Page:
We got a chance to ride the 2021 Husqvarna FE501 this week. This is the dirt-only model, not the -S, which is street-legal. This bike is still blessed by the EPA in terms of emissions and noise. In the overall Husqvarna model line, here’s how it plays out:
FC450: Motocross bike with a 5-speed gearbox, Xact air fork and a linkage shock, producing around 57 horsepower.
FX450: Off-road racer with the same five-speed, a softer Xact air fork and linkage shock, also producing around 57 horsepower.
FE501 (shown here): Trail bike with a similar motor. Longer stroke, but overall in a milder state of tune. Six-speed gearbox, Xplor coil-spring fork, linkage shock. Output is around 45 to 50 horsepower.
FE501S: Dual-sport bike with similar motor, gearbox and suspension. Subject to more stringent noise and emissions, plus DOT regulations. Catalytic converter. Output around 40 horsepower.
In the overall Husky/KTM/GagGas hierarchy, the FE501 is highly regarded among desert racers because it’s the only one that combines the six-speed with linkage rear suspension. The KTM 500XC-W has a PDS shock and all of the competition-oriented models like the 450XC-F and FX450 have five speeds. We know of at least one desert racer who has installed the transmission from this bike in his KTM 450XC-F. If he were to start with this bike, he would have a different set of modifications to make, mostly revolving around getting more bark out of the motor and stiffening up the suspension.
In stock form, there’s nothing wrong with the performance of the FE501 in its intended role as a trail bike. The motor is delightfully quiet and well mannered. Its low-end power isn’t that far off the mark. Where it falls short of a competition bike like the FX450 is in revs. It runs great up to 7000 rpm or so, then goes flat. An FX is still going strong all the way to 10,000 rpm, and that’s where the difference in horsepower happens.
On the trail, no one likes revving a bike like that, so the FE501 is perfect. For a big bike, it’s very easy to ride. Part is due to the mild power, part is due to relatively light weight. The FE501 weighs 242 pounds without fuel on our digital scale. That’s only slightly heavier than a Yamaha YZ450F motocross bike. The suspension is super soft and cushy, too. The debate over linkage rear suspension vs PDS will go on forever, but if you had to simplify things, it would break down like this: if you had two bikes set for the same rider and skill level, the PDS one would work best below 30 mph. The linkage one would be better at anything faster. Almost everyone will disagree with one side of that analysis or the other. Send your outrage to email@example.com.
Almost everyone will want to mold the FE501 into something more personalized. Some will want to take it racing and in some parts of the country, it will pass for a dual-sport bike. We’re just pleased that it works so well without any modifications at all. The motor doesn’t flame out or overheat. It’s everything it should be–and it can be much more. For the full test, check out the June, 2021 print edition of Dirt Bike.
250s ON THE DYNO
Our 2021 250 MX shootout was delayed for various reasons, but it will finally be appearing on Youtube later in the week. We still believe in doing a thorough job, which means waiting to include all the bikes currently available. We ride them, weigh them (after draining the fuel tanks) and ultimately running them on the Pro Circuit dyno. Often, the dyno just confirms what we already know. Sometimes there are surprises. This year, the most striking result was how close most of the bikes were in peak horsepower.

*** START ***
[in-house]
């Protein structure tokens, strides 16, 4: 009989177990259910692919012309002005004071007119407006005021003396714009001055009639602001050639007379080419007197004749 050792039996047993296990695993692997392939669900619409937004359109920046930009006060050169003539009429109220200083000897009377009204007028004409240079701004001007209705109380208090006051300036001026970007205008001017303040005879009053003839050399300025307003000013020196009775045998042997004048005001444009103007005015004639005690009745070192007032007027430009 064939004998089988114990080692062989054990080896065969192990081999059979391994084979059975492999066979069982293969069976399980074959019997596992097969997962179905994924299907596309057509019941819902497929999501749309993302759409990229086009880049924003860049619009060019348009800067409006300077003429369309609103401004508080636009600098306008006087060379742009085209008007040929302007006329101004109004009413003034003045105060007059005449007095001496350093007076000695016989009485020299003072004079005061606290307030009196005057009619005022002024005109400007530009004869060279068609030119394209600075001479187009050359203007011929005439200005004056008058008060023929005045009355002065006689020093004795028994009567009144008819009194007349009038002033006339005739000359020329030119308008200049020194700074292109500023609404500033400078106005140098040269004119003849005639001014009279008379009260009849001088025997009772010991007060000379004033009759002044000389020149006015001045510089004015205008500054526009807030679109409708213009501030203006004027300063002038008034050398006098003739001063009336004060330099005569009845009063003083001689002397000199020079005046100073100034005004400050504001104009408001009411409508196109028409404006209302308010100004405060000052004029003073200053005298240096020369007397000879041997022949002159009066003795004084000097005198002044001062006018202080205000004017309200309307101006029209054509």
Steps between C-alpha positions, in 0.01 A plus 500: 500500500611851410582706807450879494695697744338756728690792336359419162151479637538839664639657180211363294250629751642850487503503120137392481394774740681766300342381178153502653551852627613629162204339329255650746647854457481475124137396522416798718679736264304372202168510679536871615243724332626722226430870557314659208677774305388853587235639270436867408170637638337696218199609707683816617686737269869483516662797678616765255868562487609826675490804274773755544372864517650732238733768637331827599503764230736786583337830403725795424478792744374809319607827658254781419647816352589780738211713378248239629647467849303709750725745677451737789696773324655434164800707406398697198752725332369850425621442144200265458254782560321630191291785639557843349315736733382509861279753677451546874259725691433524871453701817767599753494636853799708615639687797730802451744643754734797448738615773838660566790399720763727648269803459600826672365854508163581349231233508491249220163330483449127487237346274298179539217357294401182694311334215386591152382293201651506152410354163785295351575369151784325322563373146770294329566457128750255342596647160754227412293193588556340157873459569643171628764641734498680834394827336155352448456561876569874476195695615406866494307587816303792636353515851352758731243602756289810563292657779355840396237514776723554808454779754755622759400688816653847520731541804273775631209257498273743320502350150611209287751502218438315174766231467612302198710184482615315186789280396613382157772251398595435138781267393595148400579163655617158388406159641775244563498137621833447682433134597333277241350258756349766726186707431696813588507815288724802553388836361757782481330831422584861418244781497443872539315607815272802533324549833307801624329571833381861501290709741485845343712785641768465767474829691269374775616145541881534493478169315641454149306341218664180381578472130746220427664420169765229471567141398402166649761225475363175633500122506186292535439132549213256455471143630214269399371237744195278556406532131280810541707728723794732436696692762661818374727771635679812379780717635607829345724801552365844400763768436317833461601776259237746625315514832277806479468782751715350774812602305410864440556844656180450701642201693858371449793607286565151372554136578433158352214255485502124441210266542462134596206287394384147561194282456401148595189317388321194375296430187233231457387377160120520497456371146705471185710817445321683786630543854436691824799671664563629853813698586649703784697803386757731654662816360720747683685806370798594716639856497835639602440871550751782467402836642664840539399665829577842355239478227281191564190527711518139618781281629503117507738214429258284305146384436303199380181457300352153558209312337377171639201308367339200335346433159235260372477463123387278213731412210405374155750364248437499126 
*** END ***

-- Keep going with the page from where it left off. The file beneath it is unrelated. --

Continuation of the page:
Honda CRF250R: 42.52 hp @ 12180 rpm, 20.19 lb/ft @ 9240 rpm
Yamaha YZ250F: 42.60 hp @ 12860 rpm, 19.85 lb/ft @ 9960 rpm
Kawasaki KX250: 43.90 hp @ 13410 rpm, 20.81 lb/ft @ 9390 rpm
KTM 250SX-F: 44.22 hp @ 13870 rpm, 20.79 lb/ft @ 8980 rpm
Husqvarna FC250: 44.04 hp @ 13790 rpm, 21.11 lb/ft @ 8930 rpm
GasGas MC250F: 43.85 hp @ 13650, 20.71 lb/ft @ 8850 rpm
Suzuki RM-Z250: 39.14 hp @ 12220 rpm, 19.28 lb/ft @ 9330 rpm
There are a number of good reason for dyno testing. This test provided one clear-cut example. We heard people say that the YZ250F made the most low end power. It’s not true. All the KTM-powered bikes have more low end power and higher peak torque. Once you understand that, you can more accurately analyze what’s happening. The Yamaha excels at partial-throttle openings, whereas the KTM group is best at full throttle. If you know that, it actually helps you tailor your riding style to a specific bike. Or, more relevantly, choose the bike that best matches your riding style.
If you check out Two-Stroke Tuesday from a couple of weeks ago, you can read about the Extreme TM two-stroke that was built by Get Dirty Dirt Bikes in Morongo Valley. We got to ride one of them since then and came away very impressed. It might sound odd, but the one thing that caught us a little off-guard was how well the Gekkota Extreme IRC tires worked on EnduroCross types of obstacles. They almost require a different riding technique. As for the bike itself, it was nearly perfect for getting over big, scary things. You can read more about it in the June, 2021 print edition of Dirt Bike.
Robb Mesecher is an advertising big wig at Dirt Bike as well as being a former District 37 Enduro Champion and ISDE medalist. He and his son Mitchell are tentatively exploring the prospect of a father/son team at the ISDE. It might not happen in Italy this fall, but the process often takes a couple of runs in the ISDE Qualifier series, which starts this weekend. They built a couple of interesting Husqvarnas. Robb is on a fuel-injected Husky TX300 and Mitchell is on a heavily modified. Look for more on these bike in coming weeks.
See you next week!